U.S. Supreme Court Declines to Hear O'Bannon Case

Kelleigh Irwin Fagan

Author: Kelleigh Irwin Fagan

POST DATE: 10.4.16
Ccha  Sports Law

Yesterday, the U.S. Supreme Court declined to hear O’Bannon v. National Collegiate Athletic Association (NCAA) case.  After 7 years, this case is essentially over. This case has received significant media attention over the past several years. 

In a nutshell, in 2009, the class that former UCLA basketball student-athlete Ed O’Bannon represents (current and former student-athletes) asserted claims against the NCAA alleging NCAA rules that limited the ability of student-athletes to profit from their name and likeness violated antitrust laws.  At the district court level (trial level), Judge Wilken of the U.S. District Court, Northern District of California, found the NCAA rules at play did violate antitrust laws as their anti-competitive effects did not outweigh their pro-competitive benefits.  Judge Wilken then asserted the NCAA could not prohibit member institutions from disallowing student-athletes to benefit from their name or likeness and she found member institutions could cap the student-athlete benefit at $5,000.  On appeal, the 9th Circuit affirmed in part and overruled in part Judge Wilken’s decision.  The 9th Circuit agreed these NCAA rules violated antitrust laws, but it found the $5,000 cap Judge Wilken set was arbitrary.  Moreover, and what many saw as a win for the NCAA, it found the NCAA’s recent practice of permitting its member institutions to offer their student-athletes the full cost of attendance was all that the NCAA needed to do to avoid antitrust violations in this lawsuit. 

The good and the bad

The good for the NCAA is that it is already doing what it needs to do to avoid antitrust violations on the issue of student-athlete name and likeness.  The bad is the 9th Circuit has now set precedent that NCAA rules are subject to antitrust scrutiny.  Prior to O’Bannon, many believed that the NCAA’s amateurism model was protected by the U.S. Supreme Court’s decision in the 1984 case of NCAA v. Board of Regents of Oklahoma University. If that protection ever existed, it is certainly in jeopardy now.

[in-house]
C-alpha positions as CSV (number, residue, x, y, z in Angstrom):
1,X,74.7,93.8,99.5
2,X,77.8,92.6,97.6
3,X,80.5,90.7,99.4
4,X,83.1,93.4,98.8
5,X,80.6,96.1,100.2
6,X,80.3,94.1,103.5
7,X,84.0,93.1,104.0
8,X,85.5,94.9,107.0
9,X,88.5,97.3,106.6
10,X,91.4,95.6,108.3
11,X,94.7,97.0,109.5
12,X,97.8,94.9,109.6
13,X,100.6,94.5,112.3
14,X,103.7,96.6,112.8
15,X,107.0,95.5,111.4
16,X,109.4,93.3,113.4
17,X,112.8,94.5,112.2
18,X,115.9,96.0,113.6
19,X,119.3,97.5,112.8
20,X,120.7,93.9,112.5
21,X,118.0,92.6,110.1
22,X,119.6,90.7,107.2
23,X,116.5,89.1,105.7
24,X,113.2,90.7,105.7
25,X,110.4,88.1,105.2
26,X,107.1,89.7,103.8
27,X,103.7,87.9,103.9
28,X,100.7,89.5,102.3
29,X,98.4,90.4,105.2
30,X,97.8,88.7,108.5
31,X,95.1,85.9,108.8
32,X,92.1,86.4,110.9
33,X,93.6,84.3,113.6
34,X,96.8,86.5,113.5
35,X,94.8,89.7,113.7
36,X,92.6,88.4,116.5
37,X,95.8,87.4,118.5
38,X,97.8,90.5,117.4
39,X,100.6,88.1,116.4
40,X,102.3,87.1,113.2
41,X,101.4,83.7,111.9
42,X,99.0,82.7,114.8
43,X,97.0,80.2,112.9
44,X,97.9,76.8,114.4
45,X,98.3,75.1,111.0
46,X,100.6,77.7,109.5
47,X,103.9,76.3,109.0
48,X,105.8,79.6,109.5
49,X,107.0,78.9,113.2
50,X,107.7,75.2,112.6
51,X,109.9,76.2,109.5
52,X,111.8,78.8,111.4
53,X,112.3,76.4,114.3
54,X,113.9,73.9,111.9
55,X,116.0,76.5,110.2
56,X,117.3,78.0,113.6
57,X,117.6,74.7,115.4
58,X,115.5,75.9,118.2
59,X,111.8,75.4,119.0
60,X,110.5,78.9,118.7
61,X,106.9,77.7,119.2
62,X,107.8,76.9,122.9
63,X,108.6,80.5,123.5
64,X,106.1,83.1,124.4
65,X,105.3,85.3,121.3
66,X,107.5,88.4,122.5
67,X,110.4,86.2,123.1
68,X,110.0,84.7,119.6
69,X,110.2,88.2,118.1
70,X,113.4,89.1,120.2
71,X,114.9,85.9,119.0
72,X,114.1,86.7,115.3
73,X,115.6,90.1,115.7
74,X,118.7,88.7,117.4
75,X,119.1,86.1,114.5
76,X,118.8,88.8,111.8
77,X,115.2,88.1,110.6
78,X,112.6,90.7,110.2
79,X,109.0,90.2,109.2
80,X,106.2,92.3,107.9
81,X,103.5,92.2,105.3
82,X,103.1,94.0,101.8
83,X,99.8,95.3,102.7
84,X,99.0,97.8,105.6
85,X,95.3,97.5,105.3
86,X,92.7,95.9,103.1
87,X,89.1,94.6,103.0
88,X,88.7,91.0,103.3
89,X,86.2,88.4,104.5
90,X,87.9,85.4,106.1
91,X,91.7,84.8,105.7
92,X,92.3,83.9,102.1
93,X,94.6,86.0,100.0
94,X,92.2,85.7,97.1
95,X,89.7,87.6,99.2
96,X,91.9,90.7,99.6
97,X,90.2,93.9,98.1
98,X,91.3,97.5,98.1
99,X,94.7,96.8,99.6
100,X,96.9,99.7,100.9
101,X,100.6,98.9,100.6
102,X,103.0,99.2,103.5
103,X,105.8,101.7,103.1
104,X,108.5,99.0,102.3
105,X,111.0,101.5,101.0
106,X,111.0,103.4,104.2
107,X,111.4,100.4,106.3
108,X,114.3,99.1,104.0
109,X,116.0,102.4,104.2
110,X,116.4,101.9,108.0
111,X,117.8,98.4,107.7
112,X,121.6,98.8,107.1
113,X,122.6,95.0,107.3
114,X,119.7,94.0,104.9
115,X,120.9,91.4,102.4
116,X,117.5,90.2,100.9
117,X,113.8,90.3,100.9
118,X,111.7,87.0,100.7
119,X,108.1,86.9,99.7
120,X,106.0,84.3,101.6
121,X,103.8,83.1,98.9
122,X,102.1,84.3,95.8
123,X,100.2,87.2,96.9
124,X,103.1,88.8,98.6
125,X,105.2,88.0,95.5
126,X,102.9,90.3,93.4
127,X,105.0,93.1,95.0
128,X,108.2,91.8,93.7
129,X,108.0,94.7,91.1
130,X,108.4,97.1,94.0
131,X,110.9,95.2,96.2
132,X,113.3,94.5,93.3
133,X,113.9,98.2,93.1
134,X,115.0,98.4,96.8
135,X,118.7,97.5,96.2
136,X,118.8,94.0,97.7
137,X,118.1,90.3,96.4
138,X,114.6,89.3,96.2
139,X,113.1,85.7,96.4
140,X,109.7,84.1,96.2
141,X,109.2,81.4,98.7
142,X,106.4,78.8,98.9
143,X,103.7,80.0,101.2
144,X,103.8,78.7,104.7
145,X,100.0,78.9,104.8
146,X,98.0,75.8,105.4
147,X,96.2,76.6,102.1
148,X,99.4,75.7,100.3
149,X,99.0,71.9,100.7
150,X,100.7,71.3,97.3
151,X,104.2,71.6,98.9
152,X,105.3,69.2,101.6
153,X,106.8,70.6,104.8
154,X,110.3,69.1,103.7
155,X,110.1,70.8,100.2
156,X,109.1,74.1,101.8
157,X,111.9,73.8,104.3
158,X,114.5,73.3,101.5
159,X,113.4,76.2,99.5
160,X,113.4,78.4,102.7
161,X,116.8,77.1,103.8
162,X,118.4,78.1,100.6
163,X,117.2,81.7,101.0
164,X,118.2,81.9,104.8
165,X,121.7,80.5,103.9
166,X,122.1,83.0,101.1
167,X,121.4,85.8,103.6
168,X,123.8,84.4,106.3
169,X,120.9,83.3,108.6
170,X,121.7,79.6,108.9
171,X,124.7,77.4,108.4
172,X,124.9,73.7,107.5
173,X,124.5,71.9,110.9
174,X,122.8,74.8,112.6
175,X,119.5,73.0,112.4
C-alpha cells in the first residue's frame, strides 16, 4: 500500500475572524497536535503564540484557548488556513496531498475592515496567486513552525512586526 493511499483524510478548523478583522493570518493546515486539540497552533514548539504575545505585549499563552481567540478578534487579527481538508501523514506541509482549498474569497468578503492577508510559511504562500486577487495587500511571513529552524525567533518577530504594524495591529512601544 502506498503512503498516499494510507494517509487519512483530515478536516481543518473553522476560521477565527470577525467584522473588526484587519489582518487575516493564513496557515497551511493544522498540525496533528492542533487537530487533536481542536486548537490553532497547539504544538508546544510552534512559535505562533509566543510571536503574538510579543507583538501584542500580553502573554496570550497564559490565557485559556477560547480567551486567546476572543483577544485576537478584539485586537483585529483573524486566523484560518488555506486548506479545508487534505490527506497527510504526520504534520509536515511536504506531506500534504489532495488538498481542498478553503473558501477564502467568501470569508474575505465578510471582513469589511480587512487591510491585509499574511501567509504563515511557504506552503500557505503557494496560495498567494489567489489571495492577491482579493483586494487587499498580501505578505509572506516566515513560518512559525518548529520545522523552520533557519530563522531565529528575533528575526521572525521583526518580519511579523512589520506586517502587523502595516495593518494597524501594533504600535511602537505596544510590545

What now?

Challenges to the NCAA’s amateurism model are far from over.  The case that will come to the forefront now—Jenkins v. NCAA—alleges the NCAA’s prohibition on pay-for-play violates antitrust rules.  This case is housed in Judge Wilken’s court and will undoubtedly rely on this 9th Circuit precedent.   While the O’Bannon case took a large step forward for anti-amateurism, it is the Jenkins case that could end amateurism as we know it.  The class in Jenkins alleges that the NCAA member institutions are illegally conspiring by agreeing that no institution can pay student-athletes more than college scholarships or the full cost of attendance.  Were Jenkins to prevail, it is conceivable that if institutions can no longer restrict “payment” to student-athletes, then the NCAA could not prohibit institutions from paying student-athletes more than the full cost of attendance or a full scholarship. This could essentially result in a “pay for play” system and schools could land recruits by offering more money.

What this means for our clients

With the Supreme Court declining to hear the O’Bannon case, there is no immediate effect on our clients as most clients are already offering full cost of attendance or have navigated their way through that option.  But, with the Jenkins case, and likely other cases to be filed in the future, institutions cannot avoid continuing to plan for the unknown.  Forward thinking schools will, or already have, started to prepare for any legal outcome in cases like Jenkins.  Preparation can come in a myriad of ways:  campus and athletic department-wide strategic planning, financial planning, proper education and training on-campus, and review of student-athlete rights, to name a few.

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For more information about Kelleigh and CCHA’s sports law practice, please visit her profile.